IBM, Columbia University Team Up for Green Jobs Initiative



Columbia University

With 5 million new jobs in the clean energy sector expected as part of the Obama administration’s $150 billion clean tech investment, any science-minded college student that doesn’t consider a future in clean energy would be misguided. That’s where IBM’s Smarter Cities Skills Initiative comes in. The program opens up the company’s green IT resources to Columbia students, presumably in an attempt to sway the next generation of college students towards IBM tools.

Among the resources that Columbia students now have free access to:

  • IBM software either on premise or in the cloud including WebSphere, Information Management, Lotus, Tivoli, and Rational to develop software for sustainability and green projects
  • Technical support for green technology courses that show students how to build energy efficient IT infrastructures for smart buildings, smart grids and smart water systems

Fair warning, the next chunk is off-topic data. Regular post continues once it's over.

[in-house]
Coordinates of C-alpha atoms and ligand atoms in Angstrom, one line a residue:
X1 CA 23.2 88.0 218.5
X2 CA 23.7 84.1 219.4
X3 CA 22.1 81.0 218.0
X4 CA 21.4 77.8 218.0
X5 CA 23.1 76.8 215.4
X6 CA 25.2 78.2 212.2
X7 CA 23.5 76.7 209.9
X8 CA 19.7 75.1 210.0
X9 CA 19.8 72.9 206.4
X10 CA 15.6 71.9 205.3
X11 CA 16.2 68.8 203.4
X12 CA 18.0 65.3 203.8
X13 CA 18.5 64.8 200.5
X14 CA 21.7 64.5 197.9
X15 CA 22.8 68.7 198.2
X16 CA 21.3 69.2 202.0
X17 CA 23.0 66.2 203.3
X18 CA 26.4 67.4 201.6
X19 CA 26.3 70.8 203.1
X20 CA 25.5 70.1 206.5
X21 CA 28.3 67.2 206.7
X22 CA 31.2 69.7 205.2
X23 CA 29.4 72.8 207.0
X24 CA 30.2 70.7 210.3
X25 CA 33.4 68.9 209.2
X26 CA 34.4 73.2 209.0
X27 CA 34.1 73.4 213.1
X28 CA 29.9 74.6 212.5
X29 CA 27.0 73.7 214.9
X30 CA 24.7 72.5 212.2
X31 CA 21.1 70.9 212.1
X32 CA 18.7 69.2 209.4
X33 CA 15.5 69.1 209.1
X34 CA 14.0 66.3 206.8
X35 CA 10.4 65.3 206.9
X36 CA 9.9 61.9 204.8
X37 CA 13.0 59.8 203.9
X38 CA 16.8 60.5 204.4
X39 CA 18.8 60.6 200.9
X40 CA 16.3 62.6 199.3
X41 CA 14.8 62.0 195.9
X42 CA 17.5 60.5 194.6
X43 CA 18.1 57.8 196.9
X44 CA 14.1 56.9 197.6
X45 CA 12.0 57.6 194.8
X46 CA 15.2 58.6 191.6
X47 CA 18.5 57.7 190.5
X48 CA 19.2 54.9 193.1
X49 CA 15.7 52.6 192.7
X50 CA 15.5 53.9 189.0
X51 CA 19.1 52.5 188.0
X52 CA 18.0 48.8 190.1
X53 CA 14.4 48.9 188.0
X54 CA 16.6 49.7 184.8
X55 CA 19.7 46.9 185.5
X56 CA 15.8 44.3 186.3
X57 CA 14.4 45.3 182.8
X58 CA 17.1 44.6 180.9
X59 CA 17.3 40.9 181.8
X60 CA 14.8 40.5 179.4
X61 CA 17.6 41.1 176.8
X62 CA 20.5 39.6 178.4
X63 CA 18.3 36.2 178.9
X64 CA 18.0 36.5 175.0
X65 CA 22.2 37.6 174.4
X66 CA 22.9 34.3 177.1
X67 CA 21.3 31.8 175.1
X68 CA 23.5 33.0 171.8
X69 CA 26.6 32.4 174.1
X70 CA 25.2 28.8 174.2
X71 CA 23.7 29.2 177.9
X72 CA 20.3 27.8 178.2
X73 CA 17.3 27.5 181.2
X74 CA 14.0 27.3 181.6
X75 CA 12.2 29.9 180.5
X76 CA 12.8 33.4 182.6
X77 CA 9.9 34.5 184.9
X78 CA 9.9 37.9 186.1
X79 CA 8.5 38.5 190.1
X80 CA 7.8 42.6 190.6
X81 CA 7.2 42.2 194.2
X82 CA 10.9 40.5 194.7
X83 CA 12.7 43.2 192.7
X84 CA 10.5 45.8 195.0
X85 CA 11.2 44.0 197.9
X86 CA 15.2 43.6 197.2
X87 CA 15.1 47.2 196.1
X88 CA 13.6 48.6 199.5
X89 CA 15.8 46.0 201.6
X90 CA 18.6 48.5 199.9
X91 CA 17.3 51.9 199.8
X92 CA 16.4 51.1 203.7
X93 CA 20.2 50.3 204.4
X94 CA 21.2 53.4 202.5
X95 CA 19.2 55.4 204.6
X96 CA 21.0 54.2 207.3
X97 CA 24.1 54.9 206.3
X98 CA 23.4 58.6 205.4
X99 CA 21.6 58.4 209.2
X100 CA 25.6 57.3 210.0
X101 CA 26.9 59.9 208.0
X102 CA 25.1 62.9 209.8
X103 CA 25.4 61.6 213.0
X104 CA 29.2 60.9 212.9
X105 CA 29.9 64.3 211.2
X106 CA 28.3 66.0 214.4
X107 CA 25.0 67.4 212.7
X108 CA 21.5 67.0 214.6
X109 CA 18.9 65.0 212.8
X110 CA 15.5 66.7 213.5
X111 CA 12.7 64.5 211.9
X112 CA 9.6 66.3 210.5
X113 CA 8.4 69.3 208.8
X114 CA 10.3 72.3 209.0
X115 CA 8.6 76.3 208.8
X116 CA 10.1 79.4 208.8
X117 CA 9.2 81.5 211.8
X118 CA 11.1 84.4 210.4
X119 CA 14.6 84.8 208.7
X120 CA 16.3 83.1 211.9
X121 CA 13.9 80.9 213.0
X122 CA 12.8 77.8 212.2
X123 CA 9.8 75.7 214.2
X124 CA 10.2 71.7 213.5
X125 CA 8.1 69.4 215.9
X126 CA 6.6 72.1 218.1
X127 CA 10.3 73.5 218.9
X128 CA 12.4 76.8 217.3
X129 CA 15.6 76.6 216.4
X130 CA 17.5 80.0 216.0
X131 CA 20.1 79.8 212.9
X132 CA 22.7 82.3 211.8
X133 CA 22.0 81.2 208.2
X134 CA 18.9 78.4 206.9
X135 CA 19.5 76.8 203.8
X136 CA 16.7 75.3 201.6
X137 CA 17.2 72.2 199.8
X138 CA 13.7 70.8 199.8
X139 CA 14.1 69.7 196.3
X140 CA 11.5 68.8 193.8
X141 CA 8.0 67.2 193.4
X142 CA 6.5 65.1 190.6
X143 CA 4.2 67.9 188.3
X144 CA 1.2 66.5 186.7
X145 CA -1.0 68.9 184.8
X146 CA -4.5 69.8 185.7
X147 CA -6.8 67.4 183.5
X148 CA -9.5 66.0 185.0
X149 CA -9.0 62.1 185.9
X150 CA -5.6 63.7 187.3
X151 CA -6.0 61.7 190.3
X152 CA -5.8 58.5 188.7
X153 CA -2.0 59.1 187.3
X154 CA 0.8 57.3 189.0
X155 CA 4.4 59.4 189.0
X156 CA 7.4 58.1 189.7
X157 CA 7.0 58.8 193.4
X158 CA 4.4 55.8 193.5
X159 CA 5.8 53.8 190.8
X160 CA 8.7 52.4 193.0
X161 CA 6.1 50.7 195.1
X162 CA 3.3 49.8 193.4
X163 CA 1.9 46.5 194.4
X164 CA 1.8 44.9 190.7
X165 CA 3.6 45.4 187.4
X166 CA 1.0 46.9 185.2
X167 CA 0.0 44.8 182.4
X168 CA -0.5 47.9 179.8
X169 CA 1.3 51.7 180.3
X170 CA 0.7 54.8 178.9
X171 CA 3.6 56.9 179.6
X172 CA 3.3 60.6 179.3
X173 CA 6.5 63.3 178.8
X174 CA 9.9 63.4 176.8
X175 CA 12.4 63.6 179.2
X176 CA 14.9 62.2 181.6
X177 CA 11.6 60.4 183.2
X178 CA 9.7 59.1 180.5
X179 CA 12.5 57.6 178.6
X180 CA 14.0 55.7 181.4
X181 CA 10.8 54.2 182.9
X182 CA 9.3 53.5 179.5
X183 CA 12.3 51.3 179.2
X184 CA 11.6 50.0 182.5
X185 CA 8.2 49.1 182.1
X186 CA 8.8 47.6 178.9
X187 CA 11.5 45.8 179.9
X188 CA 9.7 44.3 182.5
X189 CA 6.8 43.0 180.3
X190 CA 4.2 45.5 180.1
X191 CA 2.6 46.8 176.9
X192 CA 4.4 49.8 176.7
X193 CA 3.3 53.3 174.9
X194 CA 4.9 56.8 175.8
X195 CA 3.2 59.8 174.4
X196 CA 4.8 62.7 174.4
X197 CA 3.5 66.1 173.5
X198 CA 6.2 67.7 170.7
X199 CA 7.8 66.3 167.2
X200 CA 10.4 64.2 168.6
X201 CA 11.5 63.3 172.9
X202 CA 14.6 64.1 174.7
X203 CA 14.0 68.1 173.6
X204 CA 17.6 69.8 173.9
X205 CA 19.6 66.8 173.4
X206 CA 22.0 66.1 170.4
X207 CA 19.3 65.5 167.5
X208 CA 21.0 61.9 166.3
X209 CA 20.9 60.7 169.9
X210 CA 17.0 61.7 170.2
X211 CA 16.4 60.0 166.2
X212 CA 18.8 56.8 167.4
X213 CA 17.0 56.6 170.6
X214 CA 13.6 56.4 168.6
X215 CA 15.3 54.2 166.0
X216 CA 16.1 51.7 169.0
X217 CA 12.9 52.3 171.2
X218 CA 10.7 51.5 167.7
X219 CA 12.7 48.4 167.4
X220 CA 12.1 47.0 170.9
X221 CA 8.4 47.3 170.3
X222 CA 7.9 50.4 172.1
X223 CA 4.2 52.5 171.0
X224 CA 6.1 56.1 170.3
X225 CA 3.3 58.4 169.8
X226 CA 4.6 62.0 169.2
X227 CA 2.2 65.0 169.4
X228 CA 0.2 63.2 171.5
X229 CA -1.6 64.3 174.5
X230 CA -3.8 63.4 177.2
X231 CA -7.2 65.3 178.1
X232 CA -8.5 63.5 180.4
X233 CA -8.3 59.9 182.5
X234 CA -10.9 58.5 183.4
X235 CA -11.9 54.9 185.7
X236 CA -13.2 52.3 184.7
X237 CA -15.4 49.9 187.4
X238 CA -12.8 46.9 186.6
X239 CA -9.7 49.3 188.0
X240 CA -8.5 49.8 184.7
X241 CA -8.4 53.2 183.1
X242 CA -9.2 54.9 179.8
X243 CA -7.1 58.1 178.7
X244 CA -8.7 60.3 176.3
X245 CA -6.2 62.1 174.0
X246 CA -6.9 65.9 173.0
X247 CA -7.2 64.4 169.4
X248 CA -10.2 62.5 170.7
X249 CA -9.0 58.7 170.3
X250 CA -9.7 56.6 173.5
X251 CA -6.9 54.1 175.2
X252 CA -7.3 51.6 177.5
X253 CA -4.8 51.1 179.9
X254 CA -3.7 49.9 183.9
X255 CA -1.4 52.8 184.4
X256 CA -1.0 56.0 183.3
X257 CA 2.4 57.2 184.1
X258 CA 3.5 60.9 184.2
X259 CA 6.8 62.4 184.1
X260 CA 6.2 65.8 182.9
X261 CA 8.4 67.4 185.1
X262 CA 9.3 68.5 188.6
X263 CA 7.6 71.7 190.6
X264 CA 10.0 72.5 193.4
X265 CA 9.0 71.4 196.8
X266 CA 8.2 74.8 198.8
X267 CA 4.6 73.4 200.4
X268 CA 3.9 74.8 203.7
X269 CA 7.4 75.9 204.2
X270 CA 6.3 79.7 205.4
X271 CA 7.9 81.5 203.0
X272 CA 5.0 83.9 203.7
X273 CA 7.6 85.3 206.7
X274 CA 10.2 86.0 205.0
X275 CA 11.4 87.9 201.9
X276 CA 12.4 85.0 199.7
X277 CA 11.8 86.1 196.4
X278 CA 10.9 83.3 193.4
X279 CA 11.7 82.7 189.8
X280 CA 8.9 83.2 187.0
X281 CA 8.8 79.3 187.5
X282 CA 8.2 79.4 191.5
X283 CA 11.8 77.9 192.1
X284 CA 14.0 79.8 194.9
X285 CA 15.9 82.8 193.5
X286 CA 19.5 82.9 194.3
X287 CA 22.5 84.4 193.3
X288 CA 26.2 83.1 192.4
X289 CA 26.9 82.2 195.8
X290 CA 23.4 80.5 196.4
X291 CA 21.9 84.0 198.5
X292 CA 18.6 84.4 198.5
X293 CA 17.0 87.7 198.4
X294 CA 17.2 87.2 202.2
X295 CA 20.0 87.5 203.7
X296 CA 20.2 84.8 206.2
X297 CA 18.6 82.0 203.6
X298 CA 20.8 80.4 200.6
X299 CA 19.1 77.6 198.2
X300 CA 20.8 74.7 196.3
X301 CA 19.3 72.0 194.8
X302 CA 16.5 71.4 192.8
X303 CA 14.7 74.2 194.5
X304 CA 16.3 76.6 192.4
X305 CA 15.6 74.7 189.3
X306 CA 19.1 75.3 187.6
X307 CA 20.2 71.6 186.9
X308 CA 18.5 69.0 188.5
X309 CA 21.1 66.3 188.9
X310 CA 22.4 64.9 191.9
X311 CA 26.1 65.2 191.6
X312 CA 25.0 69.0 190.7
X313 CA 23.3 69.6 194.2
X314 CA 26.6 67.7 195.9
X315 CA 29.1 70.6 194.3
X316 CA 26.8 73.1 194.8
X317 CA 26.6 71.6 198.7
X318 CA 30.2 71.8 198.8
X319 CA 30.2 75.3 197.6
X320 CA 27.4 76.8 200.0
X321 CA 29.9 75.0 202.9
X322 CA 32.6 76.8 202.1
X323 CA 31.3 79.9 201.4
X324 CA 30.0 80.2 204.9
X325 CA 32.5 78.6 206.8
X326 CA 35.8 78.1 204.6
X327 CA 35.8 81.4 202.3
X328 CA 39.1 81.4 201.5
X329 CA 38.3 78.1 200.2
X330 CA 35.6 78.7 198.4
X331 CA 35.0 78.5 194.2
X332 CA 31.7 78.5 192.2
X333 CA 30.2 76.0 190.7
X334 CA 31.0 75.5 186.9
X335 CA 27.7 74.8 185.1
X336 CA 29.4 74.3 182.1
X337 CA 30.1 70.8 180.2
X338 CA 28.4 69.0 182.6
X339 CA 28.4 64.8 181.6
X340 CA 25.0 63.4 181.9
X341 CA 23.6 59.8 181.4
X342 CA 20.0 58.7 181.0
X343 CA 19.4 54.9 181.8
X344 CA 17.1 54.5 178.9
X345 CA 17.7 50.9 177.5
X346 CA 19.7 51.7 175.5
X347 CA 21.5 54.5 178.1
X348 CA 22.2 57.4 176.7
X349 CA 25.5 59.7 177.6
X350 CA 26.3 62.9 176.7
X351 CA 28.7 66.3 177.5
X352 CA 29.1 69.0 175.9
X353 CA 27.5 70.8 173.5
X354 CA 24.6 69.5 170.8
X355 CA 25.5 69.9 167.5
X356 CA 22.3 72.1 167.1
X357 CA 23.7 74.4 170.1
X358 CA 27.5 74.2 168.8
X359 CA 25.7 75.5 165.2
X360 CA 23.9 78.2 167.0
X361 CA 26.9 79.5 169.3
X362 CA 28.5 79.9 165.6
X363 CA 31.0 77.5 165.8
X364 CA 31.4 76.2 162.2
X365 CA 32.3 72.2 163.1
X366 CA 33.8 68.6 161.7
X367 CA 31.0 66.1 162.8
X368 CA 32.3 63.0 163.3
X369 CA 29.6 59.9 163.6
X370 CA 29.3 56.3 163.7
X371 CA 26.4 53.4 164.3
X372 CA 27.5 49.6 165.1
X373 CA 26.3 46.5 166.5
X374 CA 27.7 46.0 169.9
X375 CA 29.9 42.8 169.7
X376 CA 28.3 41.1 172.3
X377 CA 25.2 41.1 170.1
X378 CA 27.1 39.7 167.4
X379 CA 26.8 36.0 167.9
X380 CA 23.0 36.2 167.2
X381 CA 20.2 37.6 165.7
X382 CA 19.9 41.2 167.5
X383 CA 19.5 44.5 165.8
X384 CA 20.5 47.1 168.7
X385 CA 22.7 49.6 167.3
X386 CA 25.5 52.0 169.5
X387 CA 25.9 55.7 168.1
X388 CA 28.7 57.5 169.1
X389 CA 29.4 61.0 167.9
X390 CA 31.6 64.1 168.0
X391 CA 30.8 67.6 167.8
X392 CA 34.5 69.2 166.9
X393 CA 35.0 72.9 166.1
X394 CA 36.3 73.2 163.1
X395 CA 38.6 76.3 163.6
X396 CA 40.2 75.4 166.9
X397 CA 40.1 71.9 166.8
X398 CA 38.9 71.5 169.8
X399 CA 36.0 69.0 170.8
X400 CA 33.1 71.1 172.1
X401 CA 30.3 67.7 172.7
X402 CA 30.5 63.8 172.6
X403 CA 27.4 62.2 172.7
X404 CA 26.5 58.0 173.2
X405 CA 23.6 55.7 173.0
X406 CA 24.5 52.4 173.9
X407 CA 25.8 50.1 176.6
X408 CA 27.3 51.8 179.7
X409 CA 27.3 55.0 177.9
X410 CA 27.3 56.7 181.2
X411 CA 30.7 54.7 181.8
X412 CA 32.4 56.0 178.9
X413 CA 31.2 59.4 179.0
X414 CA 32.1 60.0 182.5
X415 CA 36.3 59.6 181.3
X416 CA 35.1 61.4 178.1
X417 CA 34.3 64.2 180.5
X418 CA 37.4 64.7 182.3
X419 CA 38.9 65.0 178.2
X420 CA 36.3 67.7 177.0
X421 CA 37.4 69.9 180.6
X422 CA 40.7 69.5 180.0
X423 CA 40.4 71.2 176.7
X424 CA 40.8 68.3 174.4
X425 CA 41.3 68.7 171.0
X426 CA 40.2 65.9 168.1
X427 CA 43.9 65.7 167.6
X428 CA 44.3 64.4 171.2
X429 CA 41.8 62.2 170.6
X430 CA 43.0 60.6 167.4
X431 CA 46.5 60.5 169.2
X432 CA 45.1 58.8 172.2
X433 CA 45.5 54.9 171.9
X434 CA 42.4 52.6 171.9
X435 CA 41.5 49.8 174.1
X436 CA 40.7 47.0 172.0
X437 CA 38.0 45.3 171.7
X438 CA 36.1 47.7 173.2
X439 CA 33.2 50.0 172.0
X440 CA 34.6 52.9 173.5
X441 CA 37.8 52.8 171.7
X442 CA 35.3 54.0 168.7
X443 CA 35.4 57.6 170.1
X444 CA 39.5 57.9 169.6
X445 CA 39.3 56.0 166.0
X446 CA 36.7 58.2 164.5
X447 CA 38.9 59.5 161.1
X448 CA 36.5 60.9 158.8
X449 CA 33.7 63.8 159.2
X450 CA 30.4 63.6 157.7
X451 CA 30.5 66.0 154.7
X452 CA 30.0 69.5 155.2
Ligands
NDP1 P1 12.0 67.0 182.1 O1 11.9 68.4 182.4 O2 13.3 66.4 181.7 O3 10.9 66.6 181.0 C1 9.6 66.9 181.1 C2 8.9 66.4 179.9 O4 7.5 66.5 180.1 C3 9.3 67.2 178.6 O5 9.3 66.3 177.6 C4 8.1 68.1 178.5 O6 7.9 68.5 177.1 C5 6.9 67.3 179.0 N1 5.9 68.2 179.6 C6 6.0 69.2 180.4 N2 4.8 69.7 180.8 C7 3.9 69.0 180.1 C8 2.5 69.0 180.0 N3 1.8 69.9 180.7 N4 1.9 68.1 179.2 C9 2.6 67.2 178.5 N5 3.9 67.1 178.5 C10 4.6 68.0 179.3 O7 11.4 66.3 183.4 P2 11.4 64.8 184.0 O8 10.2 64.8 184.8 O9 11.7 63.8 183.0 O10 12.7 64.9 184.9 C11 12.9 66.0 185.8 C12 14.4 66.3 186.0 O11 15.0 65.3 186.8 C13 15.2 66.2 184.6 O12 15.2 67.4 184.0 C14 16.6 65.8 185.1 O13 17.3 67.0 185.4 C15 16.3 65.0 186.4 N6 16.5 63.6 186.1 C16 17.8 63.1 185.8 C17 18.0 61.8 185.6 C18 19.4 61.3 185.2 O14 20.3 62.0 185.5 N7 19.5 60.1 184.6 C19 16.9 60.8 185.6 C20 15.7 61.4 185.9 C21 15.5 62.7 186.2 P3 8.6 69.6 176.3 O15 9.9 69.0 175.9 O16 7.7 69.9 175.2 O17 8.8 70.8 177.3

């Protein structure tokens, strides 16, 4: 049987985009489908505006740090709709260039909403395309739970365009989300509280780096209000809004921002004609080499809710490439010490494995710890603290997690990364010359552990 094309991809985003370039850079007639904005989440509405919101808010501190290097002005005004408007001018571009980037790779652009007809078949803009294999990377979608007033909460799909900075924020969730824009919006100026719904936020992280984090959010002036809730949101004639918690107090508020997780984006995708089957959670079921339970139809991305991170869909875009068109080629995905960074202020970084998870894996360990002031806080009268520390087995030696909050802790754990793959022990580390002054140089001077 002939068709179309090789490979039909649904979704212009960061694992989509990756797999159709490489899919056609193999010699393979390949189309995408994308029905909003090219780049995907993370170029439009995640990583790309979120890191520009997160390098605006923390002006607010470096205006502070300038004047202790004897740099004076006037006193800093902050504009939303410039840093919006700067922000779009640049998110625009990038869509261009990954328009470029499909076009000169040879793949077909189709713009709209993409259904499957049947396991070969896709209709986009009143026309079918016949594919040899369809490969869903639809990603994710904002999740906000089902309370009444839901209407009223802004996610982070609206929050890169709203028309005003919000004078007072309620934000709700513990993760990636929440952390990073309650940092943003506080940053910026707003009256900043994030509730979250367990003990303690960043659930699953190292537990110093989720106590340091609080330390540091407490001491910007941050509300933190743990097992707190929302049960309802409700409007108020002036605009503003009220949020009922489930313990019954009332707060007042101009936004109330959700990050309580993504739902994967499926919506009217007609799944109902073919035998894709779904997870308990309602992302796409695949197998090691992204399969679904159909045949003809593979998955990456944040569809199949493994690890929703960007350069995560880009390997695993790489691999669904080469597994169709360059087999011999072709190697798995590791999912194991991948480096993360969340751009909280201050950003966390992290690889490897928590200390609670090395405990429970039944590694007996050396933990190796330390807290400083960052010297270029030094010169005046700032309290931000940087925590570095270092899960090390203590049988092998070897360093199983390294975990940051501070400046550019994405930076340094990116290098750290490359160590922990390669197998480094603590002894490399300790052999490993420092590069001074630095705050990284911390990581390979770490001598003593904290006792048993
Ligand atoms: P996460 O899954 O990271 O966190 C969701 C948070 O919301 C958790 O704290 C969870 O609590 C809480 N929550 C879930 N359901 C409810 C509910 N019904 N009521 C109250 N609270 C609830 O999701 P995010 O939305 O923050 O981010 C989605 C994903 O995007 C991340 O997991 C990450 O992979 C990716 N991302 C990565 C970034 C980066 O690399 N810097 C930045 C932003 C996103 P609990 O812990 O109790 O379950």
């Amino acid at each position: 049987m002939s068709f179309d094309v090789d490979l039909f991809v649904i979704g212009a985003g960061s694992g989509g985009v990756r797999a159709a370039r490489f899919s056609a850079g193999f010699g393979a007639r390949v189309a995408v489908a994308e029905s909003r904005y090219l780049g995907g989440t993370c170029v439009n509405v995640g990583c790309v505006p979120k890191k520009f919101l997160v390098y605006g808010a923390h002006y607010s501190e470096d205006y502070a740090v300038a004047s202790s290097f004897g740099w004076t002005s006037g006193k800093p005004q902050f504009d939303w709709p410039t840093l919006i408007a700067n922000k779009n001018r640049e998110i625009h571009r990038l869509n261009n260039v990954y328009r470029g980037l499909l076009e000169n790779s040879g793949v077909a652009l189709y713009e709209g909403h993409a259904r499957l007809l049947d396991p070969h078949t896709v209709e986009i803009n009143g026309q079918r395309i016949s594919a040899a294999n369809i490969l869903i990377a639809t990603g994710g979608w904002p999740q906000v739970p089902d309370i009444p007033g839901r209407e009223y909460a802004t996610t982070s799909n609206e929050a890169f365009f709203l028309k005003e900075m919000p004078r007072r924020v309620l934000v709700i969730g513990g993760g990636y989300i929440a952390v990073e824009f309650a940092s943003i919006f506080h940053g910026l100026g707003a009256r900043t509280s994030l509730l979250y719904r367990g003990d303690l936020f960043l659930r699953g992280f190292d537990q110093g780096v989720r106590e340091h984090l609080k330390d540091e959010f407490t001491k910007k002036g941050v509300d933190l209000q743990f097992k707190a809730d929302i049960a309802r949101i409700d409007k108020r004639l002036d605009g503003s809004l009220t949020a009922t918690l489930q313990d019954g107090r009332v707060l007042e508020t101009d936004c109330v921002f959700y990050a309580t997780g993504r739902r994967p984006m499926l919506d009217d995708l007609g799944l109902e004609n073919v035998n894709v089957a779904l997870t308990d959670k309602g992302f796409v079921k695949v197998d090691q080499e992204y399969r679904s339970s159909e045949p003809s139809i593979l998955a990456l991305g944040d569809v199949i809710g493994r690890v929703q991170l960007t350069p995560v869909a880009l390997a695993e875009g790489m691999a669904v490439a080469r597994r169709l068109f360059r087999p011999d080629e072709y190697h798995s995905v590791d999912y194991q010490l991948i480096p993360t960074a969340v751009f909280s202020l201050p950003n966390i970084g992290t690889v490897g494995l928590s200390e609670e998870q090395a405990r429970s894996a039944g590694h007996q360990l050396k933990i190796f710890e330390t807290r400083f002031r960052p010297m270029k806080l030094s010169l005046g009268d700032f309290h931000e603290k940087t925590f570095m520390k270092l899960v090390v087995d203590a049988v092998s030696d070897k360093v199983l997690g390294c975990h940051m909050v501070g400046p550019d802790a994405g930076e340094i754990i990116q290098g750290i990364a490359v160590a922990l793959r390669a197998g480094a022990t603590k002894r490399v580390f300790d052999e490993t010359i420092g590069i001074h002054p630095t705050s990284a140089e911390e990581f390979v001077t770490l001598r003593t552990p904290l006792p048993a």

• Energy efficiency and open standards software development tools on IBM developerWorks
  • 100,000 global business partners and academic communities through 40 IBM Innovation Centers in 30 countries to fuel collaboration on smarter cities projects

Rich Lechner, vice president of IBM Energy and Environment, sums it up well: “IBM and Columbia share a common goal to ensure the next generation of
entrepreneurs have access to the skills they need to accelerate
sustainability projects and to be competitive when they enter the
workforce.” It’s a win-win situation–Columbia students get the opportunity to help create a more sustainable IT infrastructure, and IBM is presumably held in high esteem by grateful students after graduation.

For students that don’t have the academic chops to make it at Columbia, IBM is also sharing its hardware and software with the Green Data Center Management degree program at Metropolitan Community College in Omaha, Nebraska. Data center energy consumption is expected to double in the coming
years to 100 billion kilowatt hours, or $7.4 billion in energy costs, so there should be plenty of IT work to spread around.


About the author

Ariel Schwartz is a Senior Editor at Co.Exist. She has contributed to SF Weekly, Popular Science, Inhabitat, Greenbiz, NBC Bay Area, GOOD Magazine and more


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